Mary Porter Gamewell
Mary Porter was born in Allegheny, Pennsylvania on October
20, 1848. Both of her well-to-do parents, Nathaniel Porter and Maria
Killingley Porter, had been born and raised in England and later met
and married in Pennsylvania. Mary was the second of five children. The
family settled in 1860 in Davenport, Iowa where Mary had the example
of an enterprising mother; Maria Porter had already earned a degree
from the Woman's Medical College in Philadelphia in 1859. When the Civil
War broke out, Maria Porter helped found the Soldiers' Orphans' Home
Mary Porter herself was educated in public schools in Allegheny and
Davenport, graduating from high school in the Iowa town in 1868 after
taking a year off to teach at the Soldiers' Orphans' Home when it was
moved to Davenport. From there she spent two years teaching a variety
of subjects at the Grandview Academy nearby. By then she had determined
on a career as a missionary and joined the two year old Woman's Foreign
Missionary Society of the Methodist Episcopal Church.
She arrived in China in late 1871 and took up the work of beginning
a school for young female converts at the Methodist Mission in Beijing
(Peking). The Methodist mission to China was still in its early days,
having been only in the capital since 1869. After twelve years of continuous
work in north China, she met and married fellow Methodist missionary
Francis Dunlap Gamewell, a recent New Jersey graduate of Dickinson College
in Carlisle, Pennsylvania and almost ten years her junior. Despite her
seniority, her marriage meant that she was no longer a part of the Woman's
Mission and she became attached to her husband's work. Accordingly,
when he was appointed as Superintendent of the West China Mission in
1884, she left her school and followed. This missionary effort soon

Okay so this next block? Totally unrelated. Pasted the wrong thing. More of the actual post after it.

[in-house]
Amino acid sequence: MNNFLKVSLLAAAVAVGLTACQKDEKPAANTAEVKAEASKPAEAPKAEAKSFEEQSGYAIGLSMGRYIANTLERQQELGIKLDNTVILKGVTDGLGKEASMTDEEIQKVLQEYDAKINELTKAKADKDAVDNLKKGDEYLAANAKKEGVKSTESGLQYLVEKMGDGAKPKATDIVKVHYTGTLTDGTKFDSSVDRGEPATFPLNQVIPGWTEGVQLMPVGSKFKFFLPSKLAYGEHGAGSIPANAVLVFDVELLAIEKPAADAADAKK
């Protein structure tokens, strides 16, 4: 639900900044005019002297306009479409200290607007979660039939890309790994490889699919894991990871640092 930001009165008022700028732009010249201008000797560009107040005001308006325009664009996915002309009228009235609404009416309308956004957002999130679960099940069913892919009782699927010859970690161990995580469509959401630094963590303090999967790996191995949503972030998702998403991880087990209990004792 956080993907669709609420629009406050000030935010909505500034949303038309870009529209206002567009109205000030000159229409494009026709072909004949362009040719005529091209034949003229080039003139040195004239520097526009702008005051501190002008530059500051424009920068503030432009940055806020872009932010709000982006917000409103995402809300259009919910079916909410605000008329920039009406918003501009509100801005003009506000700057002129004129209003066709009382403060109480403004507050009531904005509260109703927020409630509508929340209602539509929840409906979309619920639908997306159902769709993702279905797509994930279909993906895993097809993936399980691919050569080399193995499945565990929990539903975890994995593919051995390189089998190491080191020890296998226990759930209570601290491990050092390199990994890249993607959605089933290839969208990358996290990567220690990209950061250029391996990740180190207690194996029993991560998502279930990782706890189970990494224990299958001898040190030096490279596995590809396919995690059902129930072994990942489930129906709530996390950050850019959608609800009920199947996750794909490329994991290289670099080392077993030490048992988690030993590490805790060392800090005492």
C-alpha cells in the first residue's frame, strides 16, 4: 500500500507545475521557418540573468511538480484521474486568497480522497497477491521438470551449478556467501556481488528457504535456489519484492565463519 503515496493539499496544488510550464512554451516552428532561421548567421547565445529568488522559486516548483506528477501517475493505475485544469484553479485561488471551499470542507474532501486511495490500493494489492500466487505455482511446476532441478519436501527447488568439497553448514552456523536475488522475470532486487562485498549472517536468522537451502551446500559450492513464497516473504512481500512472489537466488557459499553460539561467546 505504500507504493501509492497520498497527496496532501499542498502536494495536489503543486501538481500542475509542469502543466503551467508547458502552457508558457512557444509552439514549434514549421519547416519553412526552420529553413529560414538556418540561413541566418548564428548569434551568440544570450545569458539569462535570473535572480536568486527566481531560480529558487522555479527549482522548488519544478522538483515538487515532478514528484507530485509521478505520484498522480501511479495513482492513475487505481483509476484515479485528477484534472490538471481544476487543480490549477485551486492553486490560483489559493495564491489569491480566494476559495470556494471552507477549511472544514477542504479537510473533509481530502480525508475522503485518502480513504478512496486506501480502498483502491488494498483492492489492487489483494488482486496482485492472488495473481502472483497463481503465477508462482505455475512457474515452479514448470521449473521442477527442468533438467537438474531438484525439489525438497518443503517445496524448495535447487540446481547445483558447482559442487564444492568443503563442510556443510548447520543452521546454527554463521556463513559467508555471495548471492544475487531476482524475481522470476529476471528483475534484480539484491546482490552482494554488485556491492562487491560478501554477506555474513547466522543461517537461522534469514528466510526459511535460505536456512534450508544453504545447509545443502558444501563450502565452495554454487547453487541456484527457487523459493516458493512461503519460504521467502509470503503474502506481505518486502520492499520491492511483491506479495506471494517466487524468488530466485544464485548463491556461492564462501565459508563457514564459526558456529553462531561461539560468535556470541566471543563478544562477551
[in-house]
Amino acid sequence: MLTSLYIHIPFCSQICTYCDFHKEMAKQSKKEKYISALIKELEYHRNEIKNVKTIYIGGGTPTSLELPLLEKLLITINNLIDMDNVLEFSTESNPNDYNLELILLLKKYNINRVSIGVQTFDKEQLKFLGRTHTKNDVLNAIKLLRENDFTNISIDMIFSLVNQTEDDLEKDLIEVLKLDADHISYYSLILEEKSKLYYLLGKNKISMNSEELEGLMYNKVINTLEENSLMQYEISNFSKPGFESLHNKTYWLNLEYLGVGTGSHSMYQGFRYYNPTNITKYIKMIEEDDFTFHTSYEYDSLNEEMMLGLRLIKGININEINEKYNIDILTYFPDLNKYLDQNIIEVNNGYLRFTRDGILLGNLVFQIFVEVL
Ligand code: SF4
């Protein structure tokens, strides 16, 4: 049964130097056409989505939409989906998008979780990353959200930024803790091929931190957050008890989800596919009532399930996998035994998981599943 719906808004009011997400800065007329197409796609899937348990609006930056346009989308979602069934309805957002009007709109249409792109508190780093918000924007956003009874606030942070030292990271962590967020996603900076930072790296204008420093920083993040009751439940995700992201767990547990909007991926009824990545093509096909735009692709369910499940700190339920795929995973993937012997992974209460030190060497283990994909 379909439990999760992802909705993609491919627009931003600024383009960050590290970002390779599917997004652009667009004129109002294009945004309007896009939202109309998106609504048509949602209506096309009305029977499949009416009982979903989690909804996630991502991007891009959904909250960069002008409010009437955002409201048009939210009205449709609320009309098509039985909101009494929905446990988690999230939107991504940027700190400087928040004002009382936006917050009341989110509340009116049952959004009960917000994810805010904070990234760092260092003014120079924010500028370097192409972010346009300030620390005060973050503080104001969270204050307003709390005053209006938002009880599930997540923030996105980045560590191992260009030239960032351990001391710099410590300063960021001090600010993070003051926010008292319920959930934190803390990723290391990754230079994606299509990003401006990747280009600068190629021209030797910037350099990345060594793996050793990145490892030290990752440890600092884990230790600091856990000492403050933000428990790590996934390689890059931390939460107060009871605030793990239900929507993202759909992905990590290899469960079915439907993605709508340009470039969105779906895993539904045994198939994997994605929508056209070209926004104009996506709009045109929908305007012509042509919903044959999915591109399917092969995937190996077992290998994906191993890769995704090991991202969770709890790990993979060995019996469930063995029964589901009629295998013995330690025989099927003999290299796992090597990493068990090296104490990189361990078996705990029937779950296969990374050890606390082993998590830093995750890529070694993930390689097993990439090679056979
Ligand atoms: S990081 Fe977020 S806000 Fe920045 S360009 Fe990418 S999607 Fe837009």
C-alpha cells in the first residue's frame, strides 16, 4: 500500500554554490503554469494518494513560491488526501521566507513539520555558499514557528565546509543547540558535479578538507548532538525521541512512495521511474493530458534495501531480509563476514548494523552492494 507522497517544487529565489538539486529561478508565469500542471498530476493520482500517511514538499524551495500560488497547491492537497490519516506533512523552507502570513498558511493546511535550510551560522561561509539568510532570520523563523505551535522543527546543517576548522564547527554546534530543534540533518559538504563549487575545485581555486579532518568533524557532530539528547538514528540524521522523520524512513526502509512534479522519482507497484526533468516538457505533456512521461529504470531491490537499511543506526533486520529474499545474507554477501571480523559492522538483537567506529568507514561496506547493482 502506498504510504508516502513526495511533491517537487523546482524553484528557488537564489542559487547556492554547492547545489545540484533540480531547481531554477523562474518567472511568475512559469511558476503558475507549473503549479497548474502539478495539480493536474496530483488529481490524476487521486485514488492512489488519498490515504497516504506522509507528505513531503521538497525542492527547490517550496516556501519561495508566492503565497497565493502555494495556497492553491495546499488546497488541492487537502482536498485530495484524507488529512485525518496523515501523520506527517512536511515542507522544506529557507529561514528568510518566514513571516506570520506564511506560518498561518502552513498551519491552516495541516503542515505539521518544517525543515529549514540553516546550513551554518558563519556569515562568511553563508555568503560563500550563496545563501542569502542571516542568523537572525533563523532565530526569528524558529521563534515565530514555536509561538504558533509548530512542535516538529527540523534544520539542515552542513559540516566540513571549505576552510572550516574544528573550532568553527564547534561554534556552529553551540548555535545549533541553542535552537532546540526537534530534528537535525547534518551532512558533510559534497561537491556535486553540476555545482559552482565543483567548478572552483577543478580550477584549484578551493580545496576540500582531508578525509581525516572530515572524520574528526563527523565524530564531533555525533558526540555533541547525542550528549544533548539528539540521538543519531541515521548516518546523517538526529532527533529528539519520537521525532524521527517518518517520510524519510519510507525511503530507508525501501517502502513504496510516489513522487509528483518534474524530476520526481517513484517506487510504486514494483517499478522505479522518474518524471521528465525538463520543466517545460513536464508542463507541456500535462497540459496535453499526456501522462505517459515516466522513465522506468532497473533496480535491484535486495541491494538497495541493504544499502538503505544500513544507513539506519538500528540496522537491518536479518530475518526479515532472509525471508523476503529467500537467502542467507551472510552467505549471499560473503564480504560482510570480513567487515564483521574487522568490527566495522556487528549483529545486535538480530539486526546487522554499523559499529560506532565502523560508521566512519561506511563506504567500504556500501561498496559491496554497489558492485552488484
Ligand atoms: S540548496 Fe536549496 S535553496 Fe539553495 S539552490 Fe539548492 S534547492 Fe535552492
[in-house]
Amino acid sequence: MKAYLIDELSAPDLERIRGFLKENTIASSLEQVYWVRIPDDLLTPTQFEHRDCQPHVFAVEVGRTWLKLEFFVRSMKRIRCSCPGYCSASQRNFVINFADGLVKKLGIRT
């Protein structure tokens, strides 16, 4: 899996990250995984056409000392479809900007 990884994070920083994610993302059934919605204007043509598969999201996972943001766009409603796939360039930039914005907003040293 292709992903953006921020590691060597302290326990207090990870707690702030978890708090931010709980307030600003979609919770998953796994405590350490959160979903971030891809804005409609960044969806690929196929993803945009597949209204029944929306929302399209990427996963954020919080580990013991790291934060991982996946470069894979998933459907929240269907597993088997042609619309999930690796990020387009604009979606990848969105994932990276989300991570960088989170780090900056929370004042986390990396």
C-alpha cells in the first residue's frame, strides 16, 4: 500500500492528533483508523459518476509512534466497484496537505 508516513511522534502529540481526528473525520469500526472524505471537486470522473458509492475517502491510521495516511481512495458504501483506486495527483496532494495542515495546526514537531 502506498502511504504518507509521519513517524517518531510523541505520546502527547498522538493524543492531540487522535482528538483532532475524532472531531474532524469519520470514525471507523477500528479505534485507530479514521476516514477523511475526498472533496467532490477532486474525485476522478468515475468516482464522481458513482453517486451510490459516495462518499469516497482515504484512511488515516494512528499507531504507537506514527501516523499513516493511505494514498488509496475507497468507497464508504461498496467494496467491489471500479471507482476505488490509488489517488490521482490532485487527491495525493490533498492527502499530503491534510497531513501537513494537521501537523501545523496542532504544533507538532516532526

ended with the riots in Chongquing (Chungking) which expelled all the
Christian missions from the city in July, 1886.
First Mary, and then her husband, returned to the United States. Frank
studied physics at Columbia University for a time, and then the couple
returned to China, where Frank taught at the Beijing University and
Mary returned to her work with girl's education. Mary's health had,
however, begun to deteriorate and she spent some time in the United
States in 1896. The couple was due for another leave of absence away
from China in the summer of 1900, but they were trapped in the city
for the duration of the Boxer Rebellion and the celebrated siege of
the foreign legations. Gamewell played an important part in the defense
of the British Legation, and Mary Porter Gamewell maintained a detailed
account which later was published.
In August 1900, after the siege was lifted, Mary left Beijing and China.
She never returned. Her health was, by this time, ruined. Although she
was active in writing and raising money for missionary efforts, she
never fully recovered her health, and she died from a series of strokes
in the home of her sister in New Jersey on November 27, 1906.
Please visit the following link for materials authored
by Mary Porter Gamewell maintained in the Their Own Words database:
Gamewell, Mary Porter, 1848-1906.